Core Learning Experiences:

  • Orientation
  • General Adult Infectious Diseases
  • Infectious Disease Specialist (attending-only team)
  • Transplant Infectious Diseases
  • Pediatric Infectious Diseases
  • Antimicrobial Stewardship
  • Clinical Microbiology Laboratory and Infection Control

Elective Learning Experiences:

  • Adult Critical Care - medical or surgical
  • Bone Marrow Transplant
  • Emergency Medicine
  • Internal Medicine
  • Drug Policy

Longitudinal Experiences:

  • Antimicrobial Stewardship
  • HIV/ID clinic
  • MUE Drug Policy
  • Outpatient Parenteral Antimicrobial Therapy
  • Emergency response with BLS/ACLS certification
  • Pharmacy practice experience: decentralized clinical operations
  • Cystic fibrosis and aminoglycoside consult pager
  • Research project and manuscript development
  • Residents teaching seminar / teaching certificate at Northeastern University School of Pharmacy (optional)
  • Resident officer positions (optional)

Contact Information

Ramy Elshaboury, PharmD, BCPS-AQ ID
Clinical Manager – Infectious Diseases, Surgery, Solid Organ Transplant
Director, PGY2 Infectious Diseases Pharmacy Residency
RElshaboury@mgh.harvard.edu

Ronak Gandhi, PharmD
Clinical Pharmacist – Infectious Diseases
Coordinator, PGY2 Infectious Diseases Pharmacy Residency, PGY1 Pharmacy Residency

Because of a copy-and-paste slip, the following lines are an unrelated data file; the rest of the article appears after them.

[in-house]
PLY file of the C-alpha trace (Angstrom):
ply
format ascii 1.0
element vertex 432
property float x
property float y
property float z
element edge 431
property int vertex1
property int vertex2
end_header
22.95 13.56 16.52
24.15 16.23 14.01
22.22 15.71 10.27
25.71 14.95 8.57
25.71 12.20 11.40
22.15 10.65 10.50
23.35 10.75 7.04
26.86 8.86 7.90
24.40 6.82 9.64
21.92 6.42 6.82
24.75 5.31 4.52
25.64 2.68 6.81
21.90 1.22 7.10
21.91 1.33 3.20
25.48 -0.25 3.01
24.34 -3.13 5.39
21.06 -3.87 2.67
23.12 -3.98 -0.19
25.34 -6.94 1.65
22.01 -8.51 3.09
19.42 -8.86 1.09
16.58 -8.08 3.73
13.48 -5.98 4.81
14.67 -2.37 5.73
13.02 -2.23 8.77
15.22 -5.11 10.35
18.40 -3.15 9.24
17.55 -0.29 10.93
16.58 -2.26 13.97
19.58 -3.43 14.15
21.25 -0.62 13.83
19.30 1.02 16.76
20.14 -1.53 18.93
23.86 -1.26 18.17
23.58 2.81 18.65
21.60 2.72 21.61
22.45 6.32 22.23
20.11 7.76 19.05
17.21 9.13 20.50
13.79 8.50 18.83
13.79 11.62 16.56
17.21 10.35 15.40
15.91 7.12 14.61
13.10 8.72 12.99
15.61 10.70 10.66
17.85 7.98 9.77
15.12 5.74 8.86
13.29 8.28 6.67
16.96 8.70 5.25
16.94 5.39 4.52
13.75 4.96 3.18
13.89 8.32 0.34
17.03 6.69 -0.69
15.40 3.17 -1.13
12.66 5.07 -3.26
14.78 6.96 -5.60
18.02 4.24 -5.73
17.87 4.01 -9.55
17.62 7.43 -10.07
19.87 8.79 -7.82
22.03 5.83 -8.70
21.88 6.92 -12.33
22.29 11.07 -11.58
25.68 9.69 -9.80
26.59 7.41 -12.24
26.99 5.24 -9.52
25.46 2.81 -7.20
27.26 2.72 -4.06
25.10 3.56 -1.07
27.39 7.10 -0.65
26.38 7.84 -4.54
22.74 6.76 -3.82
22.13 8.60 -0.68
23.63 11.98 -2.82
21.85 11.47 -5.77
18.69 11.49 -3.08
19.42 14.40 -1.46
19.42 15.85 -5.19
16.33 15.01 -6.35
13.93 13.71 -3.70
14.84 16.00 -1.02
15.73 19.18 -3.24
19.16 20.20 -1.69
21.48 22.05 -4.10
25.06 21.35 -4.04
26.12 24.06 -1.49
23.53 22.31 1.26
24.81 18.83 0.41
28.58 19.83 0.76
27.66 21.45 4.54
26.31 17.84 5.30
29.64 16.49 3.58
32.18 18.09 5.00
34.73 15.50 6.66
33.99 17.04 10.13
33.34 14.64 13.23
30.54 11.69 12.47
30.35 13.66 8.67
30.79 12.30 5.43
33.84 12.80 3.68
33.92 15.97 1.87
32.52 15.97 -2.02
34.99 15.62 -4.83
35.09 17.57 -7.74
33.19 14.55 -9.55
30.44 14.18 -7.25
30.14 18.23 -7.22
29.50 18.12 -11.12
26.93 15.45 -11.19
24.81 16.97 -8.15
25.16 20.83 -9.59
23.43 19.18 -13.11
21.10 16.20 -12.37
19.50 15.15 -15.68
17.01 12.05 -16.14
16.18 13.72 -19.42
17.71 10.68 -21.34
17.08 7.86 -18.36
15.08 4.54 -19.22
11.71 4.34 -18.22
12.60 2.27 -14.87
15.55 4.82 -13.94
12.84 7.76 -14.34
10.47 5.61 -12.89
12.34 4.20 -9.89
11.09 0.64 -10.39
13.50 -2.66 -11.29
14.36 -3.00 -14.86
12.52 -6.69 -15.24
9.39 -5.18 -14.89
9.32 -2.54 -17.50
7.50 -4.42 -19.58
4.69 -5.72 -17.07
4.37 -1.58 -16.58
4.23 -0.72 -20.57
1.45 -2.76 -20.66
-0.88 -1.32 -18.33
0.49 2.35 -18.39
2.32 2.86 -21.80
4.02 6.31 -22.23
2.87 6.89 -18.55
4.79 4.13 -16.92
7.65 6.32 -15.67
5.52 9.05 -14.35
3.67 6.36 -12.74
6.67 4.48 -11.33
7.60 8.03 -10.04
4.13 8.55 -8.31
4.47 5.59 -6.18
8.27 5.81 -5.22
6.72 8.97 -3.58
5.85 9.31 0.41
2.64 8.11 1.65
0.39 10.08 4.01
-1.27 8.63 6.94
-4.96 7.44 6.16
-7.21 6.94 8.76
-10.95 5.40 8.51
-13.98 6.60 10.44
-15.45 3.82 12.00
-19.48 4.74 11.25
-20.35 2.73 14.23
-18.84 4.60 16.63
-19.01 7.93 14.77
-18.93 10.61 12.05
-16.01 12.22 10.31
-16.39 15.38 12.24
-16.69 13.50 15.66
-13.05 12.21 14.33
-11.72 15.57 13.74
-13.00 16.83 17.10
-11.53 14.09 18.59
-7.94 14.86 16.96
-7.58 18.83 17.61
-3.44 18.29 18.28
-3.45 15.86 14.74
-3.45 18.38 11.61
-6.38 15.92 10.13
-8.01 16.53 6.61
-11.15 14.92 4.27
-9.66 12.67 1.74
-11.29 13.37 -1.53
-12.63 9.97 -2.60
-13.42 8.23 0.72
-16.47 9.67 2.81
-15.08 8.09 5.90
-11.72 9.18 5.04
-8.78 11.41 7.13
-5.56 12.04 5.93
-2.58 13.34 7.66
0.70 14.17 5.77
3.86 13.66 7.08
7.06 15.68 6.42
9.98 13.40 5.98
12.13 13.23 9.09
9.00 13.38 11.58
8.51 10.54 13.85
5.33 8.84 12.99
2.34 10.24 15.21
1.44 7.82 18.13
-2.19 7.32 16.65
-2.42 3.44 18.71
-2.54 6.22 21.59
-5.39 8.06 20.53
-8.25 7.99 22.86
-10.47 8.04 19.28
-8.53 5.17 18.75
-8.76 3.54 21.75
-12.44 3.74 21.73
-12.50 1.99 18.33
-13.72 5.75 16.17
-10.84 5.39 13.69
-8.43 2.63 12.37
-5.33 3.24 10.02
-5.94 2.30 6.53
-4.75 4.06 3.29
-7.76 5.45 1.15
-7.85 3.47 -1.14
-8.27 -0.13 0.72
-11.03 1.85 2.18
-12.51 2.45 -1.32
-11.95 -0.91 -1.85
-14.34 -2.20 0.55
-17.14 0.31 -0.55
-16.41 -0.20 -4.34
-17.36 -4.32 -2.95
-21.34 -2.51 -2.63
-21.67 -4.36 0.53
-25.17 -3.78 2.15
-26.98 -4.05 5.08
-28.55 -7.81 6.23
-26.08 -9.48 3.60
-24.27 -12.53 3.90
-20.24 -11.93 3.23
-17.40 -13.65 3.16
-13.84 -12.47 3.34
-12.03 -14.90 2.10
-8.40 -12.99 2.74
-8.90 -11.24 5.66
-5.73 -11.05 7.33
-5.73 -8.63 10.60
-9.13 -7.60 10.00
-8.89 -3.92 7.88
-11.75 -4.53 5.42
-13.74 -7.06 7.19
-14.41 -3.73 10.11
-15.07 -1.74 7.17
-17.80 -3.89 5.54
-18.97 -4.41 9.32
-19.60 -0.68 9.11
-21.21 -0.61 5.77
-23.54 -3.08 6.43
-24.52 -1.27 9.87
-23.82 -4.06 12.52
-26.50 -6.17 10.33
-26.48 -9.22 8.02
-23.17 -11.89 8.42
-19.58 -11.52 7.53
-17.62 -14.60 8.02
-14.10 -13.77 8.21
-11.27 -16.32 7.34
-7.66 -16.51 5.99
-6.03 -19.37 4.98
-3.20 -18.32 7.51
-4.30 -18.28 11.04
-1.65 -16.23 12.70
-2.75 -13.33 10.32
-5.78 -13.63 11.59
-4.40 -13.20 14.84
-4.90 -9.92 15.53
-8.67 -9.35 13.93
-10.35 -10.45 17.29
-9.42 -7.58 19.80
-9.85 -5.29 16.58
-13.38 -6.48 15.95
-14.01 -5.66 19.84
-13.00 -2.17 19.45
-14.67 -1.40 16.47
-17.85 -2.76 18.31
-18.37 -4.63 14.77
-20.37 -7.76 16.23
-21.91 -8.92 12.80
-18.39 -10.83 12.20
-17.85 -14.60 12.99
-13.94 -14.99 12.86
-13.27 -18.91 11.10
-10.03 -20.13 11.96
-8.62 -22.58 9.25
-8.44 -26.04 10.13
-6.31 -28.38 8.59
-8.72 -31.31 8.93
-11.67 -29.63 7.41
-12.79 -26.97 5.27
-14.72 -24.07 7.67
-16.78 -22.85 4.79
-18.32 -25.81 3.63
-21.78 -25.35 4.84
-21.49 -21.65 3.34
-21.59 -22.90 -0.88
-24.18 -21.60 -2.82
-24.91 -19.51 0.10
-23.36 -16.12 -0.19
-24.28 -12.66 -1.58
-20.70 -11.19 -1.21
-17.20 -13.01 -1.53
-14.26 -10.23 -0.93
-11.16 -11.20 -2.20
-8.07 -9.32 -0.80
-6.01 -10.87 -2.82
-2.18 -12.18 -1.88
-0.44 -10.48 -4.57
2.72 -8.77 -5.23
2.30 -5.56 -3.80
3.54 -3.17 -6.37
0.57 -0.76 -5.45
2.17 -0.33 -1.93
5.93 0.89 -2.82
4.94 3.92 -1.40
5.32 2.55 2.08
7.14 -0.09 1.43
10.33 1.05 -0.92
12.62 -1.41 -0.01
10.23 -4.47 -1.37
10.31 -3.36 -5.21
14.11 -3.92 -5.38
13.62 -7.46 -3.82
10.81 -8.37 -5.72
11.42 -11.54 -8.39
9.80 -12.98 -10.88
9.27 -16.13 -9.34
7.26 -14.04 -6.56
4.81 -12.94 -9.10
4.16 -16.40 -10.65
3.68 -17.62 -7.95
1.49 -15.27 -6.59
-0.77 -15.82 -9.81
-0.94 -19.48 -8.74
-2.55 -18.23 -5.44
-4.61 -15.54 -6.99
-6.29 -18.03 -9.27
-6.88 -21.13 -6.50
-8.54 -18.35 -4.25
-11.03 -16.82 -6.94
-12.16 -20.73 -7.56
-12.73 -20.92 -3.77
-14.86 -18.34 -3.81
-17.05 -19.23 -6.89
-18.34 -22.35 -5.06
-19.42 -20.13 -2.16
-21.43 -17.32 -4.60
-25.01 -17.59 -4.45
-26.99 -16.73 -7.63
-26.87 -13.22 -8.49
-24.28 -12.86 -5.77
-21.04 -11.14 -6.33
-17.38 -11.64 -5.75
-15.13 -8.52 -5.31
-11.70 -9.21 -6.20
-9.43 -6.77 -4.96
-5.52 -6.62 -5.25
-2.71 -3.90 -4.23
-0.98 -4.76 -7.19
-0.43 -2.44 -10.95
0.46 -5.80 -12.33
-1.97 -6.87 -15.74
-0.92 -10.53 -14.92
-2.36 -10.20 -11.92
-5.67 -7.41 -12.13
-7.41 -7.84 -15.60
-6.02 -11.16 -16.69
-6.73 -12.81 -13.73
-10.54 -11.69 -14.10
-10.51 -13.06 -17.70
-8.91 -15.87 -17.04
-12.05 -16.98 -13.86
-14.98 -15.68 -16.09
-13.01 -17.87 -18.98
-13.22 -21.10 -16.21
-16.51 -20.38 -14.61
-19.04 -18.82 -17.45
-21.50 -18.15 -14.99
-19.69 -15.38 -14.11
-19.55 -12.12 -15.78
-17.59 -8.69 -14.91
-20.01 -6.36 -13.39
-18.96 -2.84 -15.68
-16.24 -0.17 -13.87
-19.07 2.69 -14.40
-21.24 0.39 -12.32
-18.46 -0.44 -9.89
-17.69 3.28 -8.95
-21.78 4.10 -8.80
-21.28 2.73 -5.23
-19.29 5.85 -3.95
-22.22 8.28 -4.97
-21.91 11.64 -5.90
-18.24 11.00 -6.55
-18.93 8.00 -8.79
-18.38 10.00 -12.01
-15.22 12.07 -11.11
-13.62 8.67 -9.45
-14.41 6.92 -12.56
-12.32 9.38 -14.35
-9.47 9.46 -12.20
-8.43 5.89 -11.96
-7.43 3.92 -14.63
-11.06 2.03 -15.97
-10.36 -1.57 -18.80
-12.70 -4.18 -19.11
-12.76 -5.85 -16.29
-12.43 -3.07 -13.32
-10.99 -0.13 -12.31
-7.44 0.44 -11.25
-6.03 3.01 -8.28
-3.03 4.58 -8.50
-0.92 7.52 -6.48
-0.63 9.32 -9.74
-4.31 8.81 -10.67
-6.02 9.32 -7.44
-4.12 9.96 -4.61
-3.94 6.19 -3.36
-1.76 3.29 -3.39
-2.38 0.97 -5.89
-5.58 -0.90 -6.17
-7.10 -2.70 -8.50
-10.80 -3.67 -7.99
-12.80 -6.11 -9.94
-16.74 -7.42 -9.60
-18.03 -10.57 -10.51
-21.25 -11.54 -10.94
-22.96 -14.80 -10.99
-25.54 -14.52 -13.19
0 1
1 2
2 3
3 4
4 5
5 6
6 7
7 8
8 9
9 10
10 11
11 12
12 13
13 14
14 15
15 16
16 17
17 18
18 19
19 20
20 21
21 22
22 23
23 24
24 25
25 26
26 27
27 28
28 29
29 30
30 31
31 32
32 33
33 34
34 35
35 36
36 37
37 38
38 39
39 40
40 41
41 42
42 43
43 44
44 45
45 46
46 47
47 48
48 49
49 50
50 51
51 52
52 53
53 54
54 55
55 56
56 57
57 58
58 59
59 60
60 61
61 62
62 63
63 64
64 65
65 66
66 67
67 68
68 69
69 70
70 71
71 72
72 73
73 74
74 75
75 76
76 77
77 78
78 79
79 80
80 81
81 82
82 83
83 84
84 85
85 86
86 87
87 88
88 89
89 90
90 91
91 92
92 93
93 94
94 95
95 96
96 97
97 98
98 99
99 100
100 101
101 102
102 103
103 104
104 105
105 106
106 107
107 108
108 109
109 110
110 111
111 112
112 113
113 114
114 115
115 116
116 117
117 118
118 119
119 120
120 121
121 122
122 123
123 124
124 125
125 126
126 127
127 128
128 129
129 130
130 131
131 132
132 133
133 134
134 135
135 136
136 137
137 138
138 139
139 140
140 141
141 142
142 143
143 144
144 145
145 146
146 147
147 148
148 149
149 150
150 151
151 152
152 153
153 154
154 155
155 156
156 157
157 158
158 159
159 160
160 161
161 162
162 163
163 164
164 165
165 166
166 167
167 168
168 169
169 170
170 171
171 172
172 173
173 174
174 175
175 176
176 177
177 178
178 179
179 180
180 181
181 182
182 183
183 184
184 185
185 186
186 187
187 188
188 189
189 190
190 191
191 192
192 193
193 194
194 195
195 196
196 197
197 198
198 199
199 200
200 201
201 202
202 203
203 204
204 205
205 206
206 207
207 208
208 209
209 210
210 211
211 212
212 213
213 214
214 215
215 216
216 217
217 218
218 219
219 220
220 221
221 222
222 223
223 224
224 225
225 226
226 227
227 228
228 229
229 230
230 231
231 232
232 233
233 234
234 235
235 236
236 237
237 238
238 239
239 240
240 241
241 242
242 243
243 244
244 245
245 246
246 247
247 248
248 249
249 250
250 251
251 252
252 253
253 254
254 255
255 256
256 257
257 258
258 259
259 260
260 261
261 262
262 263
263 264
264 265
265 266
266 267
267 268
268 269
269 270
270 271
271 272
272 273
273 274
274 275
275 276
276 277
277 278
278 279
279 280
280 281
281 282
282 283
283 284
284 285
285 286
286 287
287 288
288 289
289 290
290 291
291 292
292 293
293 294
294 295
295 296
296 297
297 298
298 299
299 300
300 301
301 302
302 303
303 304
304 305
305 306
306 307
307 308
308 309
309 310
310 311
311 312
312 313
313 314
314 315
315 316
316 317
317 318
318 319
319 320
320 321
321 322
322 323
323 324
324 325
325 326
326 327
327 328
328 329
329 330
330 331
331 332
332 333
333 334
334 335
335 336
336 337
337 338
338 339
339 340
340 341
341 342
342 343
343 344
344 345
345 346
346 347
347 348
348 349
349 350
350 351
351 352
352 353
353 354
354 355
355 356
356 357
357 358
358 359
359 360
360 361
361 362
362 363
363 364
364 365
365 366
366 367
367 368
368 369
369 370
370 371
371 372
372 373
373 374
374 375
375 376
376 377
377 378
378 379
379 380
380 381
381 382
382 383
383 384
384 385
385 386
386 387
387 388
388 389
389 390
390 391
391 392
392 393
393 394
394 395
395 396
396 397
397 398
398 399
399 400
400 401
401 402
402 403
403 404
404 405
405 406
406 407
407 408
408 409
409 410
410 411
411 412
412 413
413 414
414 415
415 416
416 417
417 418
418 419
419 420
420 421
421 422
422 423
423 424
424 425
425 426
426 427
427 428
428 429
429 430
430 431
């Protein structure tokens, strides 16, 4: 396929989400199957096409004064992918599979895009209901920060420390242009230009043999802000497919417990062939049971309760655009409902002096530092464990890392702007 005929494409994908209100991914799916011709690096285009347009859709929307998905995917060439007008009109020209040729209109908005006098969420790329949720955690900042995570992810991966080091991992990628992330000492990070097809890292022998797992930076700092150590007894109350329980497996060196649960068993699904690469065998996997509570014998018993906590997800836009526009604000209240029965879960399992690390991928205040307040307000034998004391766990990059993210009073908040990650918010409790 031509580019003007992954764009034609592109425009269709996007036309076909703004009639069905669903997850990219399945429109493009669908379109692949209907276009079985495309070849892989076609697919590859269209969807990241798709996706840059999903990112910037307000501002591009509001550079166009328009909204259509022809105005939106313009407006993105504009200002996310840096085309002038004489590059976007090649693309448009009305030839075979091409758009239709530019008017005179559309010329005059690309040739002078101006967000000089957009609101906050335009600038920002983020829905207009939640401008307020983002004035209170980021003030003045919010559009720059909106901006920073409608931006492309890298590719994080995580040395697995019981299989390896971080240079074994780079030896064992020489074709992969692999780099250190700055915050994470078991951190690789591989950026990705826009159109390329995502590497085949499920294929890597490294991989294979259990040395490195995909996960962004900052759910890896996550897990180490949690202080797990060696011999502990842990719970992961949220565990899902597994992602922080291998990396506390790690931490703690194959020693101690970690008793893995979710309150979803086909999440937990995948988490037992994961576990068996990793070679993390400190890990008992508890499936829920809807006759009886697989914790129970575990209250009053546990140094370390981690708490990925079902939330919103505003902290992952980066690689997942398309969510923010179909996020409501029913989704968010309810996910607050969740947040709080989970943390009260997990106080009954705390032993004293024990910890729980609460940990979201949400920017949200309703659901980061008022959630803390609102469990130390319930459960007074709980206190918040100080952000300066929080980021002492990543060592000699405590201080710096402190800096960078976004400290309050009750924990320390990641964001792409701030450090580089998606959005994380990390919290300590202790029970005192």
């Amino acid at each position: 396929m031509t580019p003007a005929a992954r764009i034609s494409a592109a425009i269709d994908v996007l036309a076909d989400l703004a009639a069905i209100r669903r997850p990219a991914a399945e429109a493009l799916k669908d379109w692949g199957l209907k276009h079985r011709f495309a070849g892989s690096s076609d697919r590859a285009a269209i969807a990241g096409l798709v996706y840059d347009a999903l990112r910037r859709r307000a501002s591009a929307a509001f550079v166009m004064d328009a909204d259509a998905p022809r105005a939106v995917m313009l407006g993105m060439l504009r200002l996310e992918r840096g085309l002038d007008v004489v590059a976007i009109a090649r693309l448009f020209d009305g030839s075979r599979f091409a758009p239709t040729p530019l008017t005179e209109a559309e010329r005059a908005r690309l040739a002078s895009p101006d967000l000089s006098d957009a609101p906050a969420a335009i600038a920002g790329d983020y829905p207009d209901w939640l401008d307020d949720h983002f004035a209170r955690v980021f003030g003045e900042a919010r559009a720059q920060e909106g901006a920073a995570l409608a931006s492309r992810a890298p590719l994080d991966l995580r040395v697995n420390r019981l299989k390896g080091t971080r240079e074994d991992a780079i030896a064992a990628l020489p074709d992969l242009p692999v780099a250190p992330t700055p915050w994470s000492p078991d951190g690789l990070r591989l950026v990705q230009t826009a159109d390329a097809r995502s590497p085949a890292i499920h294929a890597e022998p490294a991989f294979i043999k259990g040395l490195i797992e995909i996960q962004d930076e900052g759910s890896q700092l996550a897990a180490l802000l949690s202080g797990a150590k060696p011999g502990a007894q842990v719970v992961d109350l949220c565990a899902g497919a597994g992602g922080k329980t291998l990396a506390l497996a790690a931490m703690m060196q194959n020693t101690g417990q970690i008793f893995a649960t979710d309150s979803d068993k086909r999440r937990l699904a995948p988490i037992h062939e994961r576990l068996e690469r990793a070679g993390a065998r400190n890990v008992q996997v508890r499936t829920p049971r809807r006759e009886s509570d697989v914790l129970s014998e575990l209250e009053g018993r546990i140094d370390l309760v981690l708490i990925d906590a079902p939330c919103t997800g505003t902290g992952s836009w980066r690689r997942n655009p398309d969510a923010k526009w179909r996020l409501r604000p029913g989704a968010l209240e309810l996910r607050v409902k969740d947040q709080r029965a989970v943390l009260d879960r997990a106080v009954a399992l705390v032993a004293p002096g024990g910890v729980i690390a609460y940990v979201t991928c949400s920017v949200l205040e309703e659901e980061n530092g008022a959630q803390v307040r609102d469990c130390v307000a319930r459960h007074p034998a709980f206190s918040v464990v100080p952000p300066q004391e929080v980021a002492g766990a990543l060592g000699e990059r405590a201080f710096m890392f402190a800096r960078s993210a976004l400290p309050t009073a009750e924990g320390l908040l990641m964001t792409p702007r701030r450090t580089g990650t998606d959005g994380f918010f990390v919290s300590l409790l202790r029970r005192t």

RGGANDHI@mgh.harvard.edu

PGY1/PGY2 Pharmacy Admin

PGY-1/PGY-2 Health-System Pharmacy Administration Residency Program

Purpose

The purpose of the program is to prepare graduates to serve in various leadership roles within an academic medical center health-system pharmacy department.

Description

The PGY-1/PGY-2 Health-System Pharmacy Administration (HSPA) Residency program is a 24-month program at Massachusetts General Hospital (MGH) with a combined Masters’ Degree in Pharmaceutical Sciences with a specialization in Health-System Pharmacy Administration from the University of North Carolina (UNC) Eshelman School of Pharmacy (#1 ranked pharmacy school in the country). 

In the first year of the program, residents will complete the same requirements of the MGH PGY-1 pharmacy residency program, supplemented with the MS degree. Our mission is to provide a dynamic, goal-oriented environment to develop a well-rounded clinical expert and to assure each resident is thoroughly trained in the provision of individualized direct patient care, clinical and didactic teaching, practice-based research and patient-centric pharmacy leadership. The PGY-1 year will develop the resident into an independent generalist practitioner with a strong clinical foundation. After completion of the first year of residency, the resident will receive a PGY-1 residency certificate.